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Thread: scarf for 17` 1x12?

  1. #1
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    Default scarf for 17` 1x12?

    I need a 1"x12"x17`piece of cedar or white pine and I just cannot find it.
    The longest the local hardware store sells is a 8`

    This piece will then be cut into many smaller 1", 3/4", 1.5" pieces

    They also sell 6' lengths and these are a little cheaper.
    Would 3 times 6' scarfed together be suitable as gunwales?
    I assume it would be better to scarf them all together whilst they are a 12" wide piece and then cut them into stringers, etc.?

  2. #2
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    Default Re: scarf for 17` 1x12?

    There are lots of sawmills in Quebec. I'd try to search one of them out.

  3. #3
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    Default Re: scarf for 17` 1x12?

    Assuming a 10:1 scarf on a 1 inch thick board you're going to lose 10 inches to each scarf so you'll need two of 6 feet and one of 8 feet to net 17 feet.

    You will probably find that it's easier to find 6 inch wide boards than 12 inch wide boards, or that there will be lots more to pick from which will allow you to get a better grade.

    Yes, it will save a bit of time to scarf wider boards and rip out the strips.

    Quebec to me means lots of spruce, which is about as rot resistant as pine but considerably tougher.

  4. #4
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    Default Re: scarf for 17` 1x12?

    Quote Originally Posted by Gib Etheridge View Post
    Assuming a 10:1 scarf on a 1 inch thick board you're going to lose 10 inches to each scarf so you'll need two of 6 feet and one of 8 feet to net 17 feet.

    You will probably find that it's easier to find 6 inch wide boards than 12 inch wide boards, or that there will be lots more to pick from which will allow you to get a better grade.

    Yes, it will save a bit of time to scarf wider boards and rip out the strips.

    Quebec to me means lots of spruce, which is about as rot resistant as pine but considerably tougher.
    I always figured spruce was the cheaper less quality wood. It's for a canoe and kayak so isn't spruce a bit heavier? It's only stringers I guess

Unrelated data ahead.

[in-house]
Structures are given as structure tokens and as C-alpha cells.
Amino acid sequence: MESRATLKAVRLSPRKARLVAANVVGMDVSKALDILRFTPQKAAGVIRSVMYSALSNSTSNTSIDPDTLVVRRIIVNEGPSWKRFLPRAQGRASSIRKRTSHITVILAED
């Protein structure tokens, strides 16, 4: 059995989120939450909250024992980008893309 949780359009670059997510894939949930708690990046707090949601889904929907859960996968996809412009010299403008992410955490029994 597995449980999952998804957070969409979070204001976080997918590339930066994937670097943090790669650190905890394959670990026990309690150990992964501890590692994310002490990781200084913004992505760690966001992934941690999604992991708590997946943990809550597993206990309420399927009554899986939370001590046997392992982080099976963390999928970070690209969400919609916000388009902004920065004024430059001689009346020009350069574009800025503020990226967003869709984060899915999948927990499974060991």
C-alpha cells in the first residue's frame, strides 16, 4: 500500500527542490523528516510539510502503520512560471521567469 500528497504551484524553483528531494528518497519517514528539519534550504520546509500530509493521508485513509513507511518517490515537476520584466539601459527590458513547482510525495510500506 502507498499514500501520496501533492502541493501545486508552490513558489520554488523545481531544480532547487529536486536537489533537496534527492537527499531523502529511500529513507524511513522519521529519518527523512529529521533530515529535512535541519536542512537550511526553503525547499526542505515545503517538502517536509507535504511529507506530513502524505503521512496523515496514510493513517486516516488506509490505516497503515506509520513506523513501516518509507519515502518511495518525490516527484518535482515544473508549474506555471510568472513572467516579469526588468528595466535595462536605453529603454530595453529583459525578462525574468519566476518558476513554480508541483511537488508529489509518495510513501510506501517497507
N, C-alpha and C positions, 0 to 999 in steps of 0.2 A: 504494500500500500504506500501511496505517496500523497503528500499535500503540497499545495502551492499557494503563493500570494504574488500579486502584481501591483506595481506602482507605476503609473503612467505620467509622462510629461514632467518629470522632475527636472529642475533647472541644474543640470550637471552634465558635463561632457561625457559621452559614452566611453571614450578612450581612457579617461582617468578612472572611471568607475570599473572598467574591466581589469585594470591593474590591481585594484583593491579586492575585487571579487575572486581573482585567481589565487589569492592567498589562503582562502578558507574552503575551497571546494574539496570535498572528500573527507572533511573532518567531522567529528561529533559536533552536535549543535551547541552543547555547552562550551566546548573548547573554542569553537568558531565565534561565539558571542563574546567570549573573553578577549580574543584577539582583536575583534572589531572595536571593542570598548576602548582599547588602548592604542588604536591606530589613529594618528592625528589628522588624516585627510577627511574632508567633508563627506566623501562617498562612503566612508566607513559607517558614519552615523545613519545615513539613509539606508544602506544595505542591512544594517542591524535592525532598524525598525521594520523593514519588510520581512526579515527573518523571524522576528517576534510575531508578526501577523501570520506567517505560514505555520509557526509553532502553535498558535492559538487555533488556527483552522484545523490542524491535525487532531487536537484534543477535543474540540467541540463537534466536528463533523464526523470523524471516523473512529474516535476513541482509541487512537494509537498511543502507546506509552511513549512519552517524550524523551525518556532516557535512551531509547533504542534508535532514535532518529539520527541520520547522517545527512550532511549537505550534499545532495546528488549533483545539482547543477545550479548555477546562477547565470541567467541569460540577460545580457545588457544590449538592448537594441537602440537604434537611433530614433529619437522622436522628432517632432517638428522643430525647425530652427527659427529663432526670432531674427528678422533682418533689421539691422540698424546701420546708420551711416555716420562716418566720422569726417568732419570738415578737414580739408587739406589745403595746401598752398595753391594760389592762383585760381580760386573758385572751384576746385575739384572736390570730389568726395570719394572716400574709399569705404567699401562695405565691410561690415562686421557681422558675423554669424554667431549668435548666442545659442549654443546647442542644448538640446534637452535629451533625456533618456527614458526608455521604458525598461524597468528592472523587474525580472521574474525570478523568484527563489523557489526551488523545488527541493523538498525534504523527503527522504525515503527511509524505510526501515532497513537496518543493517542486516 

5. #5
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    Default Re: scarf for 17` 1x12?

    I'd choose spruce over pine. One reason spruce is used for aircraft is that it's the toughest for it's weight. Western red cedar is lighter and way more rot resistant but it's brittle.

  6. #6
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    Default Re: scarf for 17` 1x12?

    And don’t buy lumber at a hardware store. Go to a lumberyard. The hardware store stuff will be old, over dried, twisted, bowed and cupped crap. Or at least that’s how it is around here. But I can buy very nice wood at 3 or 4 specialty hardwood shops or a dozen or so lumber yards. They don’t mind you picking through a pile for a perfect board if you leave the stack as tidy as you found it. Usually cheaper than the hardware store stuff, too.

  7. #7
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    Default Re: scarf for 17` 1x12?

    That's very good advice.

    Also, air dried will be much less brittle than kiln dried or otherwise overdried. Hence the sawmill and spruce, or better yet select through spruce framing lumber in the lumber yard. Framing lumber is only minimally dried. If you find good quality spruce that is just sawn and green don't worry, once it's ripped into strips they will dry quickly at this time of year. Glueing is better done on dry lumber.

    If you do go to a sawmill ask them to help you find enough air dried clear to build a canoe. There's a good chance that they will have a small stash of really good stuff on stickers somewhere. Don't expect to find much over 16 feet though. That would be a nice way to get out of the city for a day.

  8. #8
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    Default Re: scarf for 17` 1x12?

    Framing lumber round here is SPF (spruce pine fir)
    Does that mean the wood could be any of the 3?
    Is fir ok for stringers?

  9. #9
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    Default Re: scarf for 17` 1x12?